Amanda Xi, Medical Student, 09:49AM May 5, 2013
When I was in middle school, I painted this vivid picture in my mind of the next 10 years. It included finishing high school, going to a premier college followed by a well-regarded medical school. Along the way, I would meet the right partner and we would get married before residency. I imagined that I would have a family by the time I was done with residency.
Obviously my middle school aspirations didn't quite pan out that way. Instead of finishing high school, I opted to start college early in Great Barrington, MA. When I had to choose a medical school, I fell in love with the brand new one. My significant other is currently over 2,000 miles away. I've come to accept that detailed planning for the future is futile.
But many of my female colleagues do not share this notion when it is applied to family planning. At the American Medical Women's Association 98th Annual Meeting I attended in March, the reverberating advice I heard was: make a plan for when you want to have children. Although there's never a "right time" for women in medicine to have children, at least having a plan in place makes it easier for the appropriate arrangements to be made. This advice - while not applicable to everyone - makes a lot of sense, even when taking into account unforeseen challenges ahead. In fact, I've already discussed with my significant other the possibilities for starting our family.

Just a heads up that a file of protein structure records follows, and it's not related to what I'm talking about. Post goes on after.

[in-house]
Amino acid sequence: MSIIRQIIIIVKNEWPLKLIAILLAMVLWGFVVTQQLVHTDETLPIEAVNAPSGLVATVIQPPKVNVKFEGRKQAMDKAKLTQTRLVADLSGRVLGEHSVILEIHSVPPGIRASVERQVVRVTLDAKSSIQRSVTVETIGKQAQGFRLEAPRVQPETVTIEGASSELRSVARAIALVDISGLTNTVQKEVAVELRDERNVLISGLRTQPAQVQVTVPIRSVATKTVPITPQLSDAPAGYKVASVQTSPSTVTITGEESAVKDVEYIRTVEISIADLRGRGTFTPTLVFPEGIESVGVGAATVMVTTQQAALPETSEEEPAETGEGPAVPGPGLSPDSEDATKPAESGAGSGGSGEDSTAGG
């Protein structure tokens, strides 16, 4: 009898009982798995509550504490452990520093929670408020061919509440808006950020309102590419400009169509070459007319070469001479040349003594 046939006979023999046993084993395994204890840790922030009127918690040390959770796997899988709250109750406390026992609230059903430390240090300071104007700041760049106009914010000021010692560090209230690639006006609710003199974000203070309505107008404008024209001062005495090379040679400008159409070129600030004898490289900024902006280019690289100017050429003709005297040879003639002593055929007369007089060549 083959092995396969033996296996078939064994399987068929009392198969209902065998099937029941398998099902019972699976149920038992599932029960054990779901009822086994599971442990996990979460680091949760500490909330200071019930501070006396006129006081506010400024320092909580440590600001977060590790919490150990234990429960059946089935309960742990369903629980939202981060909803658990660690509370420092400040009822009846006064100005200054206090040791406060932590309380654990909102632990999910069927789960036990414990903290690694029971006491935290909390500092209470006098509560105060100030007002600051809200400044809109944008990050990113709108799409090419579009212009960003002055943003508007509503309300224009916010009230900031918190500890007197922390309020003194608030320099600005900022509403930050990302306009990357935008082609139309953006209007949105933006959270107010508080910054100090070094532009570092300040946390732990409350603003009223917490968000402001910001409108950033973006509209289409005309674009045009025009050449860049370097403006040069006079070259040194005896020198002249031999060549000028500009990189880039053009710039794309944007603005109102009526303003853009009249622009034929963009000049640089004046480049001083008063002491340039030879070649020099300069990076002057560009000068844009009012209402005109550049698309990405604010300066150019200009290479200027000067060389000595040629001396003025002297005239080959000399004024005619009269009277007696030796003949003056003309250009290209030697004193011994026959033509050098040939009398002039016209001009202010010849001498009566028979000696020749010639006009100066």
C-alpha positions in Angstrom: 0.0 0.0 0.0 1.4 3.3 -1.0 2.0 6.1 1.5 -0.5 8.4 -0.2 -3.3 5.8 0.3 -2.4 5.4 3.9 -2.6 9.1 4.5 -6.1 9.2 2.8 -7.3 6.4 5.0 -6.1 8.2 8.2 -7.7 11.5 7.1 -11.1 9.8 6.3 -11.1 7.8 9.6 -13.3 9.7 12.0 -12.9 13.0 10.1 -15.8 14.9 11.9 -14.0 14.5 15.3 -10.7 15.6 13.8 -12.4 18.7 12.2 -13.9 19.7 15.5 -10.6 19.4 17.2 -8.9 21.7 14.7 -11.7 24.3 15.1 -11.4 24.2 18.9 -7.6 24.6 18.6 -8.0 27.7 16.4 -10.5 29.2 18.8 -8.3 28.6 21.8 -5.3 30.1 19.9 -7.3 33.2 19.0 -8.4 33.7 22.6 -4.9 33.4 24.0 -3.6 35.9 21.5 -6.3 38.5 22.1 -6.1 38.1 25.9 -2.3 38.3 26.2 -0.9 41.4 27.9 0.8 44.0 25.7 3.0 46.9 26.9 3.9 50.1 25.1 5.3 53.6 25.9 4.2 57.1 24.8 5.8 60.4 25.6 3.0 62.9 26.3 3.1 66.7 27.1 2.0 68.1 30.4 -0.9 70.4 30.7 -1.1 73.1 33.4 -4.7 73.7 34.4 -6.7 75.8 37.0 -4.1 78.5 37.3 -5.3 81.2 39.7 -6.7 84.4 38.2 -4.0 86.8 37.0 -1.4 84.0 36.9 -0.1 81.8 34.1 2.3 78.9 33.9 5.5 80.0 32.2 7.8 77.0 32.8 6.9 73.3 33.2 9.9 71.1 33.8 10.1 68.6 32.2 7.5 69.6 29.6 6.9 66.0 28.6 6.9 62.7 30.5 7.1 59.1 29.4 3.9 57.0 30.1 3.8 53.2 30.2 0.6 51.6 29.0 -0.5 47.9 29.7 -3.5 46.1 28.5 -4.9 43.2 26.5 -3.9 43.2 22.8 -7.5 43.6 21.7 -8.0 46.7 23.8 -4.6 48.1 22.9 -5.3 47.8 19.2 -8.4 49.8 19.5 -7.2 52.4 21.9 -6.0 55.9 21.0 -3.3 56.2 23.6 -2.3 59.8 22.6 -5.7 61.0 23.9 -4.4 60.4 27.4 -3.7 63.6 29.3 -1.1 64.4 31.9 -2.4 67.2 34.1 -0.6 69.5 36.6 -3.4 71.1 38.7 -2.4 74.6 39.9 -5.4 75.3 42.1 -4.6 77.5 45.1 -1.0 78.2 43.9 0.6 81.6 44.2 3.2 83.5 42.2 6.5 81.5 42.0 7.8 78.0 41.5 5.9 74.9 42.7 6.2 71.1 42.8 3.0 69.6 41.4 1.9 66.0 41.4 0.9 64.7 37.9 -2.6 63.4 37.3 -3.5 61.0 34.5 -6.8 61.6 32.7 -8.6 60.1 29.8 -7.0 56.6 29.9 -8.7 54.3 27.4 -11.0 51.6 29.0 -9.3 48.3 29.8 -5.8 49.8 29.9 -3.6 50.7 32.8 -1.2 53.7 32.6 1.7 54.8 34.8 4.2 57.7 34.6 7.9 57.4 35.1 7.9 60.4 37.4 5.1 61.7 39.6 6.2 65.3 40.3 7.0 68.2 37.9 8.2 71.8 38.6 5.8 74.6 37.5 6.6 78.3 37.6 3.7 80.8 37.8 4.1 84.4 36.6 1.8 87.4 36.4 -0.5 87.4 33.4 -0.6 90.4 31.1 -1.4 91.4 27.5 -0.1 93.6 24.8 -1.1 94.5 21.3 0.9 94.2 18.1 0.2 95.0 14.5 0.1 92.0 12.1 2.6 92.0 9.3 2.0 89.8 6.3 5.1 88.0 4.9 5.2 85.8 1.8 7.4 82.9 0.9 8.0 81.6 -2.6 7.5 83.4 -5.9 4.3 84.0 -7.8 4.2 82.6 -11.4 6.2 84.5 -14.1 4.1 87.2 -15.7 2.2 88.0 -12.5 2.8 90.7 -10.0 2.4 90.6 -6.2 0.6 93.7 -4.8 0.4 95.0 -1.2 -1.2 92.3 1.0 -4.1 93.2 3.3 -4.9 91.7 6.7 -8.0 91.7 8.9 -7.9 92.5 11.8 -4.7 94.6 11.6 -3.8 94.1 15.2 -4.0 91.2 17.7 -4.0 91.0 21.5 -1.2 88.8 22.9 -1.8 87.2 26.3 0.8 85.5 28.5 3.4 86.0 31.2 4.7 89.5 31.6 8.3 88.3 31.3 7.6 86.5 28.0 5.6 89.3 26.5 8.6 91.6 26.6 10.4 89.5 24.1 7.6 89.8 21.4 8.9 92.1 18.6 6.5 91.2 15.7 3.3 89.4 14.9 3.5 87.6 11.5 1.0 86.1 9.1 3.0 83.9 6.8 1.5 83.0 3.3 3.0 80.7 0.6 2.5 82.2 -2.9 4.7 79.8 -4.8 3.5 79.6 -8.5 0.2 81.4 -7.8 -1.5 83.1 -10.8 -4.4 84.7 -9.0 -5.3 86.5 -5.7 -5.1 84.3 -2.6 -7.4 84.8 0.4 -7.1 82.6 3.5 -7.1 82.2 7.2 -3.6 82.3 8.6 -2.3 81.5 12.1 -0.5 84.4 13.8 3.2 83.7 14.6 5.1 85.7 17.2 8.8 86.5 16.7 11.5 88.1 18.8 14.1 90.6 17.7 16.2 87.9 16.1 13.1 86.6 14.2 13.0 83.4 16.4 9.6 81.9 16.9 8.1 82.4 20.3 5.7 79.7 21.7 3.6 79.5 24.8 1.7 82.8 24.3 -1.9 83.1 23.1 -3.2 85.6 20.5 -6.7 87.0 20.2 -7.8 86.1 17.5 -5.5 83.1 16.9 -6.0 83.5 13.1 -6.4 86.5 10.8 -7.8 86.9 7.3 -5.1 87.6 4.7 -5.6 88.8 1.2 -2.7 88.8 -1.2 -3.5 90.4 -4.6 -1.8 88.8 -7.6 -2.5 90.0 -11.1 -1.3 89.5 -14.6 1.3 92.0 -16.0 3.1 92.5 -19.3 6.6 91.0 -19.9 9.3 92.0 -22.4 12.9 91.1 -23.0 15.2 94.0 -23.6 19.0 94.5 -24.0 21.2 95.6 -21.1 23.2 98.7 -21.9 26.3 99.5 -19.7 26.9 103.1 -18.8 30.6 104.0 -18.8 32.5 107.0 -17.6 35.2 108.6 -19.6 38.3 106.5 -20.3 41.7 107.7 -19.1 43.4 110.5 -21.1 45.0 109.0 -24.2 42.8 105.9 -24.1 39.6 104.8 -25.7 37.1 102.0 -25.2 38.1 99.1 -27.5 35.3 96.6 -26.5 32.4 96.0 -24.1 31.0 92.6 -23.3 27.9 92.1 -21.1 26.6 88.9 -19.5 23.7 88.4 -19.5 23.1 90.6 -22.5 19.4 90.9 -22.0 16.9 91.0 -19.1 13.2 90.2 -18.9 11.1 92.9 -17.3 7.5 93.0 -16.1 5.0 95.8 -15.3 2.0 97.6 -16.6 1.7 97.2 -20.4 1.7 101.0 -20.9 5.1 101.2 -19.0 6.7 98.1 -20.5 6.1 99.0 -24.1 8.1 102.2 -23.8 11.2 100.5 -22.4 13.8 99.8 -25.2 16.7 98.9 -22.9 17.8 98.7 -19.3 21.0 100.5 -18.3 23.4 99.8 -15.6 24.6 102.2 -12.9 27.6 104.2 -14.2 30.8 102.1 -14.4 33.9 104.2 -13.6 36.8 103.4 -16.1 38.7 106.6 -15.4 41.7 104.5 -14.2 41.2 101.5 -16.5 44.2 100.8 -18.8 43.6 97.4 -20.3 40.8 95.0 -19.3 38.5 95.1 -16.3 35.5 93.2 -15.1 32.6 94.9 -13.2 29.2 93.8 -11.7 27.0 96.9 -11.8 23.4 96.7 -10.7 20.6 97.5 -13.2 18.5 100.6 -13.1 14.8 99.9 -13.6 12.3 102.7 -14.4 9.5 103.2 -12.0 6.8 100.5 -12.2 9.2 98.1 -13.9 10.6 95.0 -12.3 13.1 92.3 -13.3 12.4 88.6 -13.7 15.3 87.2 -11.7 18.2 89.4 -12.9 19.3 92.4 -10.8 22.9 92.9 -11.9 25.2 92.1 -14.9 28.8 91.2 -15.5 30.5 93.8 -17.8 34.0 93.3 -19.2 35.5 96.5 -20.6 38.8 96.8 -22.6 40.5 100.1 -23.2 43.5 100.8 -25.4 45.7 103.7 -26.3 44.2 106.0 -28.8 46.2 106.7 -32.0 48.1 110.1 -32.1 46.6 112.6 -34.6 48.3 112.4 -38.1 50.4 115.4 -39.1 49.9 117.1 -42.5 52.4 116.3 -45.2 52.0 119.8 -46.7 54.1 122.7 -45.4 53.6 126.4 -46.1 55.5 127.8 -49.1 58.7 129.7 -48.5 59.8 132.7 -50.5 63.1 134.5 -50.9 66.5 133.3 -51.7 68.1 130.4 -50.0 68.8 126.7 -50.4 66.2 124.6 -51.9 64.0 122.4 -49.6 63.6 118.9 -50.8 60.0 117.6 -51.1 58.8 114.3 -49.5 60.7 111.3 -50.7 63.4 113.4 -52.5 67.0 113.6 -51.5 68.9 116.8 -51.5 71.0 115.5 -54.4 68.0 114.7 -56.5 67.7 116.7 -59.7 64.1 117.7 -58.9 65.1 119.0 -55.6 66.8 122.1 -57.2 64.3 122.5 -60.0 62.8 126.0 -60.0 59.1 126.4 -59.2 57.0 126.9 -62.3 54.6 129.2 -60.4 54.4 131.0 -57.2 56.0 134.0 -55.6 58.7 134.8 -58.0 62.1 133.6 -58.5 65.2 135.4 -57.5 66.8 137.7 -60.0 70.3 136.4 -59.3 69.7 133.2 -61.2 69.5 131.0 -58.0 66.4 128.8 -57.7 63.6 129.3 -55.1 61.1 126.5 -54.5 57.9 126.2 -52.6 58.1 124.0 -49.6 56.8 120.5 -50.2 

Right now, I am in the midst of memorizing every possible factoid that could appear on Step 1, but I also have a vague image of where I'd like to be a few years from now. I've learned that the best laid plans are the ones that put you on a path toward the future, but do not cloud the responsibilities of the present or obscure the alternate opportunities available to take an alternate route.